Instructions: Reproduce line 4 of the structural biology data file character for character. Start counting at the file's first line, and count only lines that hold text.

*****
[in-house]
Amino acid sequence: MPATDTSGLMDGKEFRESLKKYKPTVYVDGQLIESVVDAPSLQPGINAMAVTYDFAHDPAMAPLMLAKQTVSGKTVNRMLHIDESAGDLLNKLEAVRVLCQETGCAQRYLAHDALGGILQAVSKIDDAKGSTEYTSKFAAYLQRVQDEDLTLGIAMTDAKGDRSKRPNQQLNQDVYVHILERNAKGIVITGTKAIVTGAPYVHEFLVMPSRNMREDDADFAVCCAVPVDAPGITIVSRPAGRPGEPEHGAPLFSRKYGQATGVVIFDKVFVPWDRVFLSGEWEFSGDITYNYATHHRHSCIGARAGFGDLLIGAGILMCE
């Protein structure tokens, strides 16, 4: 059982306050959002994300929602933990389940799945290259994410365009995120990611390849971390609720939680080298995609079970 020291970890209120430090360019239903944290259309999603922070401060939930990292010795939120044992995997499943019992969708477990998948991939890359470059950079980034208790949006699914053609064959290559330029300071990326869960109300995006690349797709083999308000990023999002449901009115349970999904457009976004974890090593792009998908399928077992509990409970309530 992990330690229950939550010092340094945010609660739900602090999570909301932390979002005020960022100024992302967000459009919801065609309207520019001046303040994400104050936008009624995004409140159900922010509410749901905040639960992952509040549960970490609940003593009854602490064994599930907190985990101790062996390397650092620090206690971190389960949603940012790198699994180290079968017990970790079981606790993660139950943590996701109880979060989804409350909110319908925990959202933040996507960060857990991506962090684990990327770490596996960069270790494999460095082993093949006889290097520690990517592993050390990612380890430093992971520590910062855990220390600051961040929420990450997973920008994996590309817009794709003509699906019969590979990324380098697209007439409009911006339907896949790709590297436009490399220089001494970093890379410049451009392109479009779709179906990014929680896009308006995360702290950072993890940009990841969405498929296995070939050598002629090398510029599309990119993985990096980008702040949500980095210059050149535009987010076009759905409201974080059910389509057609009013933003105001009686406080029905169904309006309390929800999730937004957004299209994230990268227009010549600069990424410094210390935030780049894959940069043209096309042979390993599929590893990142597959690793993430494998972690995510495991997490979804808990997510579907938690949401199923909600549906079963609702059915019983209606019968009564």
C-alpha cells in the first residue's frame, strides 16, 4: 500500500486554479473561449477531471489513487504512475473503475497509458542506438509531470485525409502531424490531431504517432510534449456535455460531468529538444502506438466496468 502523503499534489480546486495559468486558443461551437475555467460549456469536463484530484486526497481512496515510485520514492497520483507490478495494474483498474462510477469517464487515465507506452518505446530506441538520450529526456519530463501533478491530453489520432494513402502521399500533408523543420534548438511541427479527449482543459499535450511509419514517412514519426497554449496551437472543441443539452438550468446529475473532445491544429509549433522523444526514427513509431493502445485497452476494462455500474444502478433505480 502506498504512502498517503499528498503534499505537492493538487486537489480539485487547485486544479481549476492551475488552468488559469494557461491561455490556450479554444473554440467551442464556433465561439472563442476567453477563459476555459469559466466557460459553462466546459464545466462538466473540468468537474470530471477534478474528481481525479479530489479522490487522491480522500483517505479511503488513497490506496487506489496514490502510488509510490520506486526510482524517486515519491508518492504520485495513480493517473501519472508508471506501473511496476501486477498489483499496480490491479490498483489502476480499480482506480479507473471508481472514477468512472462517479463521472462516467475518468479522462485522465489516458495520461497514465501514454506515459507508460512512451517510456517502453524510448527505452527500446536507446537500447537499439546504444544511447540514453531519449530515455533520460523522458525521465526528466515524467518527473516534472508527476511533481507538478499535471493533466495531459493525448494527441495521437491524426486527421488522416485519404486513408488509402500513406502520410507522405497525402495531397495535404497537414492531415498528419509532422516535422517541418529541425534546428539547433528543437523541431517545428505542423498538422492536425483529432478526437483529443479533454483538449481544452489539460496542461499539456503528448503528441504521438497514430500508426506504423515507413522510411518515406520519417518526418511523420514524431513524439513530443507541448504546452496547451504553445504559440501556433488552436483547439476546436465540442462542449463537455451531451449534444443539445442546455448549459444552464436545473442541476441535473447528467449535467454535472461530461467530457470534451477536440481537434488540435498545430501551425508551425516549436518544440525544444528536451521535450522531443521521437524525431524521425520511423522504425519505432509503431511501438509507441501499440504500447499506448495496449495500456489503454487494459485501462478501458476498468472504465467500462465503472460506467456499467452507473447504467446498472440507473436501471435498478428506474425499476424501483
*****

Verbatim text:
C-alpha cells in the first residue's frame, strides 16, 4: 500500500486554479473561449477531471489513487504512475473503475497509458542506438509531470485525409502531424490531431504517432510534449456535455460531468529538444502506438466496468 502523503499534489480546486495559468486558443461551437475555467460549456469536463484530484486526497481512496515510485520514492497520483507490478495494474483498474462510477469517464487515465507506452518505446530506441538520450529526456519530463501533478491530453489520432494513402502521399500533408523543420534548438511541427479527449482543459499535450511509419514517412514519426497554449496551437472543441443539452438550468446529475473532445491544429509549433522523444526514427513509431493502445485497452476494462455500474444502478433505480 502506498504512502498517503499528498503534499505537492493538487486537489480539485487547485486544479481549476492551475488552468488559469494557461491561455490556450479554444473554440467551442464556433465561439472563442476567453477563459476555459469559466466557460459553462466546459464545466462538466473540468468537474470530471477534478474528481481525479479530489479522490487522491480522500483517505479511503488513497490506496487506489496514490502510488509510490520506486526510482524517486515519491508518492504520485495513480493517473501519472508508471506501473511496476501486477498489483499496480490491479490498483489502476480499480482506480479507473471508481472514477468512472462517479463521472462516467475518468479522462485522465489516458495520461497514465501514454506515459507508460512512451517510456517502453524510448527505452527500446536507446537500447537499439546504444544511447540514453531519449530515455533520460523522458525521465526528466515524467518527473516534472508527476511533481507538478499535471493533466495531459493525448494527441495521437491524426486527421488522416485519404486513408488509402500513406502520410507522405497525402495531397495535404497537414492531415498528419509532422516535422517541418529541425534546428539547433528543437523541431517545428505542423498538422492536425483529432478526437483529443479533454483538449481544452489539460496542461499539456503528448503528441504521438497514430500508426506504423515507413522510411518515406520519417518526418511523420514524431513524439513530443507541448504546452496547451504553445504559440501556433488552436483547439476546436465540442462542449463537455451531451449534444443539445442546455448549459444552464436545473442541476441535473447528467449535467454535472461530461467530457470534451477536440481537434488540435498545430501551425508551425516549436518544440525544444528536451521535450522531443521521437524525431524521425520511423522504425519505432509503431511501438509507441501499440504500447499506448495496449495500456489503454487494459485501462478501458476498468472504465467500462465503472460506467456499467452507473447504467446498472440507473436501471435498478428506474425499476424501483